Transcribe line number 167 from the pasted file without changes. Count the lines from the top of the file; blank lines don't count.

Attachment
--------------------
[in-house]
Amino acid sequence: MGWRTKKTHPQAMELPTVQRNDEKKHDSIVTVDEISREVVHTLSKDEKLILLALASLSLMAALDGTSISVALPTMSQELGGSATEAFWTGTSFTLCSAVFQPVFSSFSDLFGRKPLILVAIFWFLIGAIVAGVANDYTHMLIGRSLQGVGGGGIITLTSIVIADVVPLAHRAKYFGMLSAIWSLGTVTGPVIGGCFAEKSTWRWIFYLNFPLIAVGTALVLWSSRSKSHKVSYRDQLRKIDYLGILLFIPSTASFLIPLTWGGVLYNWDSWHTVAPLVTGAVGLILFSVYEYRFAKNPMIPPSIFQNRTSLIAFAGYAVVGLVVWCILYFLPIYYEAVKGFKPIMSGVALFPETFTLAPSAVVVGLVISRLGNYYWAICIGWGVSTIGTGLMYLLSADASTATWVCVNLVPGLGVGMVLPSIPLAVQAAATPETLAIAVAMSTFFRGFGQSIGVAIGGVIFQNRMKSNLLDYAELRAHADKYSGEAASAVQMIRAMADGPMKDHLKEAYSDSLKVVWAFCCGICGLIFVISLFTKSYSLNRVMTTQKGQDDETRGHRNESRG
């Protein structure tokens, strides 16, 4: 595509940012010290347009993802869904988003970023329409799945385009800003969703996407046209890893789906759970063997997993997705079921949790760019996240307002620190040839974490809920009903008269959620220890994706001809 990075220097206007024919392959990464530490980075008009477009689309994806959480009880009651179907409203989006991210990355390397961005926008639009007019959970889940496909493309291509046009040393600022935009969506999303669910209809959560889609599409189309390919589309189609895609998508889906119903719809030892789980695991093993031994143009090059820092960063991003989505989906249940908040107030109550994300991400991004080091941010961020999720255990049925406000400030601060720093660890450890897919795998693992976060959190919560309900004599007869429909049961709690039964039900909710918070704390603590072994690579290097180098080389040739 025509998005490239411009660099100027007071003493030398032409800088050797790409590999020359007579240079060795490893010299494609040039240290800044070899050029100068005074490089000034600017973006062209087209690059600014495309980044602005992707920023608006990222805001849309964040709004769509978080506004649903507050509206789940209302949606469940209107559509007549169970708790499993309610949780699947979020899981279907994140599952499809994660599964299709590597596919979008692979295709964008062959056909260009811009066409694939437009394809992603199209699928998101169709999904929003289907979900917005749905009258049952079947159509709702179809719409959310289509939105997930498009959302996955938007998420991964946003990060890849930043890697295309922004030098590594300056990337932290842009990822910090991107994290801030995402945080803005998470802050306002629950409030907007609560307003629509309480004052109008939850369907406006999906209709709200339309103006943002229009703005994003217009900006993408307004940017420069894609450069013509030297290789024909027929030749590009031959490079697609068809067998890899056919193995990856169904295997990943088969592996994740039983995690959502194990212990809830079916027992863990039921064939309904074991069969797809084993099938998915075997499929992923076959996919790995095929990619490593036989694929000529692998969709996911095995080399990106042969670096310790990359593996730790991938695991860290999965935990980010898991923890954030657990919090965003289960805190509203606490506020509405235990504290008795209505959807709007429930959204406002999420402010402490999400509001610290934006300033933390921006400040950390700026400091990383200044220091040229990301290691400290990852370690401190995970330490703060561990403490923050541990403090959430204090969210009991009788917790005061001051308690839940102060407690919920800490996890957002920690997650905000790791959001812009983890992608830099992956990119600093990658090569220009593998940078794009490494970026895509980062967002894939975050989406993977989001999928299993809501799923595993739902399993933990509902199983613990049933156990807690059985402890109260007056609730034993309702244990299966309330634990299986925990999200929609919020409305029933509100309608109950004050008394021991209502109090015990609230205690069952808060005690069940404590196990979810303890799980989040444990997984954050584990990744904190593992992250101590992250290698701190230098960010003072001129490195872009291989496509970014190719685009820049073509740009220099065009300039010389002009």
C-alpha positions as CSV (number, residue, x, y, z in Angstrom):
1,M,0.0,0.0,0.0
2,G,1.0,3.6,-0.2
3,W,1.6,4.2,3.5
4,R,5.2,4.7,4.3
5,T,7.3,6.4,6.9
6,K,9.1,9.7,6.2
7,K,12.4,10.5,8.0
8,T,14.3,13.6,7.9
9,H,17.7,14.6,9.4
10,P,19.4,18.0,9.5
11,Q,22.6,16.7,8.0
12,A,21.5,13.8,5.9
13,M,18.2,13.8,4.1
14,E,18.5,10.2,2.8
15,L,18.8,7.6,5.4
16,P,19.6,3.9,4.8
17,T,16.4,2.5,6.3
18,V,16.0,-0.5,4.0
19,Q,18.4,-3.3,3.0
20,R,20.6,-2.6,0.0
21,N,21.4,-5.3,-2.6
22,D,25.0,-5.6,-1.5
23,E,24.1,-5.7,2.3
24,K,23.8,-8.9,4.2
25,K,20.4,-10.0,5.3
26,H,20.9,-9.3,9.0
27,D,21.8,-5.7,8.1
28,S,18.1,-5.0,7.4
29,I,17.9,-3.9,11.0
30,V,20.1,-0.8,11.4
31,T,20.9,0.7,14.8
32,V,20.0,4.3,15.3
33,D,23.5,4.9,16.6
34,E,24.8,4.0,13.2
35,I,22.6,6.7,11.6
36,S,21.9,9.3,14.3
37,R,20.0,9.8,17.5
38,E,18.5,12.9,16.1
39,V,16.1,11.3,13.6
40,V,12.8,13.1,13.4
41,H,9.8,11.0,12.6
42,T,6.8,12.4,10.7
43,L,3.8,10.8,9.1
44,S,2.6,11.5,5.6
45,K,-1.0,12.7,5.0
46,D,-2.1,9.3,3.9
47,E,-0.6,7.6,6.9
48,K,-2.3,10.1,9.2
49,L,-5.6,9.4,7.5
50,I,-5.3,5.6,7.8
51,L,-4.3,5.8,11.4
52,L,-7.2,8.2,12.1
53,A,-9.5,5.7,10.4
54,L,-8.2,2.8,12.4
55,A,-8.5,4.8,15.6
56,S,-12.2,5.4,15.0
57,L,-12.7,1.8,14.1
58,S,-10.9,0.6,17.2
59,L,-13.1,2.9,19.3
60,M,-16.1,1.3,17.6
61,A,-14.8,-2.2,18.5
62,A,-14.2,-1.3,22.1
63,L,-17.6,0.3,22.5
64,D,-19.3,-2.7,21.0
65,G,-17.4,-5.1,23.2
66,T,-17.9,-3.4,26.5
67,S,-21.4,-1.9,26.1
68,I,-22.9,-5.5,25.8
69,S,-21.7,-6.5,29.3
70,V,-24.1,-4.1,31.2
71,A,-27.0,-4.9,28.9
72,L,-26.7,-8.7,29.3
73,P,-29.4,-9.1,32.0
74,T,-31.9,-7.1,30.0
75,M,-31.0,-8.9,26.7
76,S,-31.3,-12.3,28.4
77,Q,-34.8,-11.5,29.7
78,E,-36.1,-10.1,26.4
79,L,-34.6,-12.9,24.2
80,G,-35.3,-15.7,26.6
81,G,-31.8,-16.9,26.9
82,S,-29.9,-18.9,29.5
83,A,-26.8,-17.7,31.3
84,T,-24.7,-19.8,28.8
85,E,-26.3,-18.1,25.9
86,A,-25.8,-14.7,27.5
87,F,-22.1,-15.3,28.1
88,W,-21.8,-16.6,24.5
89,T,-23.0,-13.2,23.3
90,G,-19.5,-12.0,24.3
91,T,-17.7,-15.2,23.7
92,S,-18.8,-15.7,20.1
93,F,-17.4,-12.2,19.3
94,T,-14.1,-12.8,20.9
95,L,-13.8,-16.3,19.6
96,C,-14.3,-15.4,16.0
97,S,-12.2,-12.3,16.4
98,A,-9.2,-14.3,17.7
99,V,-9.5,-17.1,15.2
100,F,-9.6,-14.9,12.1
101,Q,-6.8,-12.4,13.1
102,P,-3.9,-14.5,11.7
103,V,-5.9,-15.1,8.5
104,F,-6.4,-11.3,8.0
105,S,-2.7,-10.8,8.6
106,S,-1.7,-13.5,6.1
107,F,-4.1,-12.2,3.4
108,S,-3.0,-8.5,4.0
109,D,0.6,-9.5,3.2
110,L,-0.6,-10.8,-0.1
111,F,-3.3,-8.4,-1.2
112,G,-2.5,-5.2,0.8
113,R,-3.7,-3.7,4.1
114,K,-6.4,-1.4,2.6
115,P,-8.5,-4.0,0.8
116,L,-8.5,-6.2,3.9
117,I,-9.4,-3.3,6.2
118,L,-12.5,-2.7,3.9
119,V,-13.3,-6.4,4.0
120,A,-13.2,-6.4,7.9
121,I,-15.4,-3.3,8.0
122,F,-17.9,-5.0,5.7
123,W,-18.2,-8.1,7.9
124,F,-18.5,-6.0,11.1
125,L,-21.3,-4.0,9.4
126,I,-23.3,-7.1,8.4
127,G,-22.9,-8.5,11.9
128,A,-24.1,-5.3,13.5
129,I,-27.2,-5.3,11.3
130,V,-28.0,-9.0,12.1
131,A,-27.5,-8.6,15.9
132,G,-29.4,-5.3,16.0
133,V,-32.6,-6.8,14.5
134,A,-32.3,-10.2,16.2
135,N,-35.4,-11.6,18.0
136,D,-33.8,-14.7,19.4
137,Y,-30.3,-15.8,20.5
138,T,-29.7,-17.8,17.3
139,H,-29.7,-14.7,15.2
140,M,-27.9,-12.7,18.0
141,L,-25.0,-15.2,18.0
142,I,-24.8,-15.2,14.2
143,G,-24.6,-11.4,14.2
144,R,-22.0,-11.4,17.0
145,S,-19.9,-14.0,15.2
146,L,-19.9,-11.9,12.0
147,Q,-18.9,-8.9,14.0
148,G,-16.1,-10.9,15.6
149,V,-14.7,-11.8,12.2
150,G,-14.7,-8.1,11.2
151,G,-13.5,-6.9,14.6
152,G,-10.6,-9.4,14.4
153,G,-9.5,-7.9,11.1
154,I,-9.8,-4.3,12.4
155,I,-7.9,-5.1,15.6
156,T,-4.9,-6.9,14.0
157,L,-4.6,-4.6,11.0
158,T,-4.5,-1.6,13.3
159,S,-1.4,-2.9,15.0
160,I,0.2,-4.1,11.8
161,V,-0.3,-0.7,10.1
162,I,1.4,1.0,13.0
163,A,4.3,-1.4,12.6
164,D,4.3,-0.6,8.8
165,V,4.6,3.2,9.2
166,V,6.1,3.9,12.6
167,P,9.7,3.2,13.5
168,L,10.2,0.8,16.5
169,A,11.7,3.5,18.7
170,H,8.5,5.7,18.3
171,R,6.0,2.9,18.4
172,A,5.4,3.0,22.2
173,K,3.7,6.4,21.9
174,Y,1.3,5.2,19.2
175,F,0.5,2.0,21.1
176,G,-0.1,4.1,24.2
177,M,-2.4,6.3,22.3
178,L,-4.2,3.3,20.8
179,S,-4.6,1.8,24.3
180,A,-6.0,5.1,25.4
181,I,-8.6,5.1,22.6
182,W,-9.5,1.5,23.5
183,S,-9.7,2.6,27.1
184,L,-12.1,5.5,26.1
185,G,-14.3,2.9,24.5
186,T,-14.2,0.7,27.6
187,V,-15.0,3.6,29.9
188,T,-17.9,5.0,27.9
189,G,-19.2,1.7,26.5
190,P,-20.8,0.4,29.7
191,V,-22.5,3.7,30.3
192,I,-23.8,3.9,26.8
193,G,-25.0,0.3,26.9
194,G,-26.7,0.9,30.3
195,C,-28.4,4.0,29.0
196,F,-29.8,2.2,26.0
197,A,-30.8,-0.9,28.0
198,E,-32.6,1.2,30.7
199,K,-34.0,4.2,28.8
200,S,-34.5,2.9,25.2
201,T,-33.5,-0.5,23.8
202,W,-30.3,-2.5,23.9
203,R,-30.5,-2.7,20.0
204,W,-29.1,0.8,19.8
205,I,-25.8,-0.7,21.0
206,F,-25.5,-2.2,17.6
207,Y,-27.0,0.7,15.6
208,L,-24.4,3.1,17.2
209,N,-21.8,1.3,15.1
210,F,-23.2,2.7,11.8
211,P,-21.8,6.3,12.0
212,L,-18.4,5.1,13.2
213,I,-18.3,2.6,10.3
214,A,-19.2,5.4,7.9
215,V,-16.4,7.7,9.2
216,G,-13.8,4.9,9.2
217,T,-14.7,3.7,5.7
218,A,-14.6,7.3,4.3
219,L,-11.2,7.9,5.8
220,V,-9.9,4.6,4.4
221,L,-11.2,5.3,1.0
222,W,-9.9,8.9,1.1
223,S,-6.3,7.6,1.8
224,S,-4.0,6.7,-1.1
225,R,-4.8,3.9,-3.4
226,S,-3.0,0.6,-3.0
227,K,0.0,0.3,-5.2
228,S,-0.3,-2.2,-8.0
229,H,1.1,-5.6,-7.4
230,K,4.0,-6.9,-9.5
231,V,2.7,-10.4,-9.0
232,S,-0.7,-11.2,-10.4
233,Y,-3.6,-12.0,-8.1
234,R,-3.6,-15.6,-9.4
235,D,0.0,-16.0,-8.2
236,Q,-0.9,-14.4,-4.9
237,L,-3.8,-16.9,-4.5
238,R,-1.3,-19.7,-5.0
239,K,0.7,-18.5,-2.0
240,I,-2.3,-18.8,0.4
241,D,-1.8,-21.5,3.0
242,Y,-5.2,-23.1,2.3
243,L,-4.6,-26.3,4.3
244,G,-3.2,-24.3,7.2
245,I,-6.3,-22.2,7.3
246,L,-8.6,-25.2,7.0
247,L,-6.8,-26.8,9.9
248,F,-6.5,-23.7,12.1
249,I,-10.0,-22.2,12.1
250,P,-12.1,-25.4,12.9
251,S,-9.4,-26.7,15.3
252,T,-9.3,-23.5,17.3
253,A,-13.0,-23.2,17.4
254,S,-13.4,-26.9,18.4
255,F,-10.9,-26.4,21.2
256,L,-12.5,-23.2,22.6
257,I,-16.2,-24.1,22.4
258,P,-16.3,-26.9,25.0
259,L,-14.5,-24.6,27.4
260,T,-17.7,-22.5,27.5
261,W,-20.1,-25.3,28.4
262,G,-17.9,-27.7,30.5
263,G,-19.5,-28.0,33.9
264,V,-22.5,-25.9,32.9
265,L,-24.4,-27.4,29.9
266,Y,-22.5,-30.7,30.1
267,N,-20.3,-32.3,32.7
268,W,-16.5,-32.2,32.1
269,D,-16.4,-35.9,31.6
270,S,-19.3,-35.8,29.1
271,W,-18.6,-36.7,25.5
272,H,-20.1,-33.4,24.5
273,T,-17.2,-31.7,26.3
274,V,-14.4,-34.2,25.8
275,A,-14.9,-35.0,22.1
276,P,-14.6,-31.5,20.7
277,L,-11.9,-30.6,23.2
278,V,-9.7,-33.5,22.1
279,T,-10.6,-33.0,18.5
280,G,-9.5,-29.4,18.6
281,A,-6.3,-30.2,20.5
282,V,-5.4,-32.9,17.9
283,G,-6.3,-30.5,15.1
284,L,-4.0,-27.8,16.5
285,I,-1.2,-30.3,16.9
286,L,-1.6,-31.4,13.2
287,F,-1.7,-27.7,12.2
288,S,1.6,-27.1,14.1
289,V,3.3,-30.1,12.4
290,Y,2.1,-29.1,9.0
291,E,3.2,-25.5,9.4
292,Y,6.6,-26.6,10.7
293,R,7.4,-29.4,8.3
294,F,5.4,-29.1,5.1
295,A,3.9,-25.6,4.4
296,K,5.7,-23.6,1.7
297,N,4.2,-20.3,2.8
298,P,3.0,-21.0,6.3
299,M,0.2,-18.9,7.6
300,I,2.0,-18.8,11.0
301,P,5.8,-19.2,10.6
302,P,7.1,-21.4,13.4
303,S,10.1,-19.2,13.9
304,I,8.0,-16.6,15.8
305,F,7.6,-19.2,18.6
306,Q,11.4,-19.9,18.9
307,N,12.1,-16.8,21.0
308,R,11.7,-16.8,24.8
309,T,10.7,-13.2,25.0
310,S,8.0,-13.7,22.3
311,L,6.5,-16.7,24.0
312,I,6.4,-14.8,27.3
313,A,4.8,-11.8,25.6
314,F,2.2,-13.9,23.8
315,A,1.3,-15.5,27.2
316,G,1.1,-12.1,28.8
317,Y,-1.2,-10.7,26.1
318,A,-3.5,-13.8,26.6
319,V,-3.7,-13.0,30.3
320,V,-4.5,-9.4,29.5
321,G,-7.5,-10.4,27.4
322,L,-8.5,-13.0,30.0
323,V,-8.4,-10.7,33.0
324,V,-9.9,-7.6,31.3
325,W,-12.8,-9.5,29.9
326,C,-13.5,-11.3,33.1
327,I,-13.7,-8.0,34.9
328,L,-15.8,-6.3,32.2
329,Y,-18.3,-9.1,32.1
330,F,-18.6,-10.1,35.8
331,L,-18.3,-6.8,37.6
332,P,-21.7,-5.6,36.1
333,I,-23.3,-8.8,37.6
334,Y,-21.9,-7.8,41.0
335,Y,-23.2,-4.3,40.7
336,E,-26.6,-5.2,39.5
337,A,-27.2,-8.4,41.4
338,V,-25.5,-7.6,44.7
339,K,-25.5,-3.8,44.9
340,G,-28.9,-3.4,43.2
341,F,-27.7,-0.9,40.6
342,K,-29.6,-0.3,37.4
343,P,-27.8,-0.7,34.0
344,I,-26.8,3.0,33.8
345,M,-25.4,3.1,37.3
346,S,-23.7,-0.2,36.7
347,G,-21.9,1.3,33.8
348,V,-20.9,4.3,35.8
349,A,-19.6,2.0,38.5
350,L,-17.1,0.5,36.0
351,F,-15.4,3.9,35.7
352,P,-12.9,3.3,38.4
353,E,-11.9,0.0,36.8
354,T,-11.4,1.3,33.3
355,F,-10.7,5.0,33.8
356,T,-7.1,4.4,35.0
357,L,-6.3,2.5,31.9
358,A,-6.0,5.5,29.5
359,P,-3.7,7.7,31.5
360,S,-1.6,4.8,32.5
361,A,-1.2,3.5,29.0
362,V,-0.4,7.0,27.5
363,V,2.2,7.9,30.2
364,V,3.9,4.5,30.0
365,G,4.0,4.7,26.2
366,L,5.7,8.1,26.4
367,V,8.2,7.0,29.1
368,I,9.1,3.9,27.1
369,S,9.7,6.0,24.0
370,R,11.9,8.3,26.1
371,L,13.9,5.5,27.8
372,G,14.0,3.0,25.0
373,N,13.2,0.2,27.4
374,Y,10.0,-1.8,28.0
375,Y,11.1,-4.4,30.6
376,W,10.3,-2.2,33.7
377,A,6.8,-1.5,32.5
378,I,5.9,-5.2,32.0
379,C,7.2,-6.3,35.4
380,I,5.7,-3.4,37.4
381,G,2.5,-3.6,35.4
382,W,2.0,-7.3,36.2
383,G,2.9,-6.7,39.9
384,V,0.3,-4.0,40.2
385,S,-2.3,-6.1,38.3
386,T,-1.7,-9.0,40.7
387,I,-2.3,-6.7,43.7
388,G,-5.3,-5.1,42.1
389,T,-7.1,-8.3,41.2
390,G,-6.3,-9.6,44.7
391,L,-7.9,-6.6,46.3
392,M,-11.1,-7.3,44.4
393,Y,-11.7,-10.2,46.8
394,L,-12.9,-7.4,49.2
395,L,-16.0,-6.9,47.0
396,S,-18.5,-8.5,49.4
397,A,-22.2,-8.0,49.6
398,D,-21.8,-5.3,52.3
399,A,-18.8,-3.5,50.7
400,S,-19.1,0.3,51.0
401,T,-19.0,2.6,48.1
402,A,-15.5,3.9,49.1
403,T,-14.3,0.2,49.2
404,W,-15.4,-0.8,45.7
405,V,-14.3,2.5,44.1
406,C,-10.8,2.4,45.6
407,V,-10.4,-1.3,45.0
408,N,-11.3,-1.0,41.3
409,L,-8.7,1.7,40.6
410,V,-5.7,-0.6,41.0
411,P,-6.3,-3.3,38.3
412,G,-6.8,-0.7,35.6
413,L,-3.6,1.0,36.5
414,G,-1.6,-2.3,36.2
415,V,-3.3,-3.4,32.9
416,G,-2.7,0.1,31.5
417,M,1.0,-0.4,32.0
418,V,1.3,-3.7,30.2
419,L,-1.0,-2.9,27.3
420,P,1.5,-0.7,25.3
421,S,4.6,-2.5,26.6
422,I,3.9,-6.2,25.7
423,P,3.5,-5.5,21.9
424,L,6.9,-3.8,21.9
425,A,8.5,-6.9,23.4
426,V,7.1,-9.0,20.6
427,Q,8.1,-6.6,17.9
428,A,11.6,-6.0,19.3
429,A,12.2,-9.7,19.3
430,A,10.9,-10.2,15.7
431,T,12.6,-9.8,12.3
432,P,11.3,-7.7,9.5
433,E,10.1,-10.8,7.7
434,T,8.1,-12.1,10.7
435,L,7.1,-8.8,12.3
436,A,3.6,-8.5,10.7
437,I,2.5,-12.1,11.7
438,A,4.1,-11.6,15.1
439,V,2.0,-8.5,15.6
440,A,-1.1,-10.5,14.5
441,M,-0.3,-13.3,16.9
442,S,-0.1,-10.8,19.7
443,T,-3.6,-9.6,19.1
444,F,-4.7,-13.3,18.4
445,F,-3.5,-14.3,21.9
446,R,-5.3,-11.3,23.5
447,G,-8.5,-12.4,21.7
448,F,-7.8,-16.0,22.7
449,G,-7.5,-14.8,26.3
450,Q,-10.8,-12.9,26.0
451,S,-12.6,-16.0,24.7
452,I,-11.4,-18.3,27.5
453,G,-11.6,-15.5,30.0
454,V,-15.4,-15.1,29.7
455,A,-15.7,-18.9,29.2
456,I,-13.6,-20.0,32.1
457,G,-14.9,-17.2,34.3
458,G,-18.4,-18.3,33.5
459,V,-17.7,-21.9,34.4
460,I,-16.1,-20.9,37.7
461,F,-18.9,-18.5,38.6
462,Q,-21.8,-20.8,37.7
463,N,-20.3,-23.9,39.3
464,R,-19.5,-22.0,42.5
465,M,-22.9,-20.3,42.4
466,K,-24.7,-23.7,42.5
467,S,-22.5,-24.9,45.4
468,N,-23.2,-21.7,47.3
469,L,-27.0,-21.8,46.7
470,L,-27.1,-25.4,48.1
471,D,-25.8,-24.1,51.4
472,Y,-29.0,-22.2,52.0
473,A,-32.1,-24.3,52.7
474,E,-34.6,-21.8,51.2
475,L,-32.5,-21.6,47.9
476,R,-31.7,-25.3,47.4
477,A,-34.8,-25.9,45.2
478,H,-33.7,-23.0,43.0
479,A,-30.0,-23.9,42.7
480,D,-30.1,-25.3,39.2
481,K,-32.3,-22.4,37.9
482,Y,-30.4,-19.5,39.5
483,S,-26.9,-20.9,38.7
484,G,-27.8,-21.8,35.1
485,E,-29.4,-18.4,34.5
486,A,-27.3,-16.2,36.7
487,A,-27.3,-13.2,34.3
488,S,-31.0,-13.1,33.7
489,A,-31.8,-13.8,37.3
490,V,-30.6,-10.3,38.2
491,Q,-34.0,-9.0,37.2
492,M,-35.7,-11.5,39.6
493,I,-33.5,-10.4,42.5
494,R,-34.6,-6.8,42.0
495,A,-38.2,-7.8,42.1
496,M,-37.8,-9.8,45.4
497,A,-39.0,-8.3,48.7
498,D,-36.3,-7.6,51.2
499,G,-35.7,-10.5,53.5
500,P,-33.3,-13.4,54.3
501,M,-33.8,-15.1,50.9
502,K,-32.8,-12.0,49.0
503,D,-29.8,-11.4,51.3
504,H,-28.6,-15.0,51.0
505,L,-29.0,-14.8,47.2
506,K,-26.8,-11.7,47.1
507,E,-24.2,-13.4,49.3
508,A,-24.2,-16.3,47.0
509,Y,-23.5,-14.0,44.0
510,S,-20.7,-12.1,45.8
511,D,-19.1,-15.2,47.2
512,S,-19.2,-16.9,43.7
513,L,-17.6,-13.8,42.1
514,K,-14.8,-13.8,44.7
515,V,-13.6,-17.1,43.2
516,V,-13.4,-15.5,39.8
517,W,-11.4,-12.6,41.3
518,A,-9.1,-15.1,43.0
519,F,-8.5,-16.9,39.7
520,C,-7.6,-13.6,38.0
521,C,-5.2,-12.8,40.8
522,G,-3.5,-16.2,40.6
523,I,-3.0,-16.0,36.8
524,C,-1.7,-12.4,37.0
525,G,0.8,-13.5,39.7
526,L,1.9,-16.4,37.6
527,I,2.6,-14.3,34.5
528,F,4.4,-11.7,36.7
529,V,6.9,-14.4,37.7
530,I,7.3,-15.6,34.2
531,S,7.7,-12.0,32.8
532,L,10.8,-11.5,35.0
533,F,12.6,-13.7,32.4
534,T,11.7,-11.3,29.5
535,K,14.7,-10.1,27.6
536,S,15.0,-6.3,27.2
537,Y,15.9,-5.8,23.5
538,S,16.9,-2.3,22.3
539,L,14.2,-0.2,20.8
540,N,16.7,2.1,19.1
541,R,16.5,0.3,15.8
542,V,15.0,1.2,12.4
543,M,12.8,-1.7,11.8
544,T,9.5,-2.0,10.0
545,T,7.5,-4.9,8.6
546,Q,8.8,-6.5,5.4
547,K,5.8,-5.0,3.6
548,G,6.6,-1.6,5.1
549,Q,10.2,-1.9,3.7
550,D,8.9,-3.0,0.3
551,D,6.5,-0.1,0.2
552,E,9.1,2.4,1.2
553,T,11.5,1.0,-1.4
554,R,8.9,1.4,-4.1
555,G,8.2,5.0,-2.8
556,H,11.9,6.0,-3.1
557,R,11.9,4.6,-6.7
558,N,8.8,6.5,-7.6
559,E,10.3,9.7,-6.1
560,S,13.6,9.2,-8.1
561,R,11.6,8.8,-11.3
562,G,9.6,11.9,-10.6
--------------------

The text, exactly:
163,A,4.3,-1.4,12.6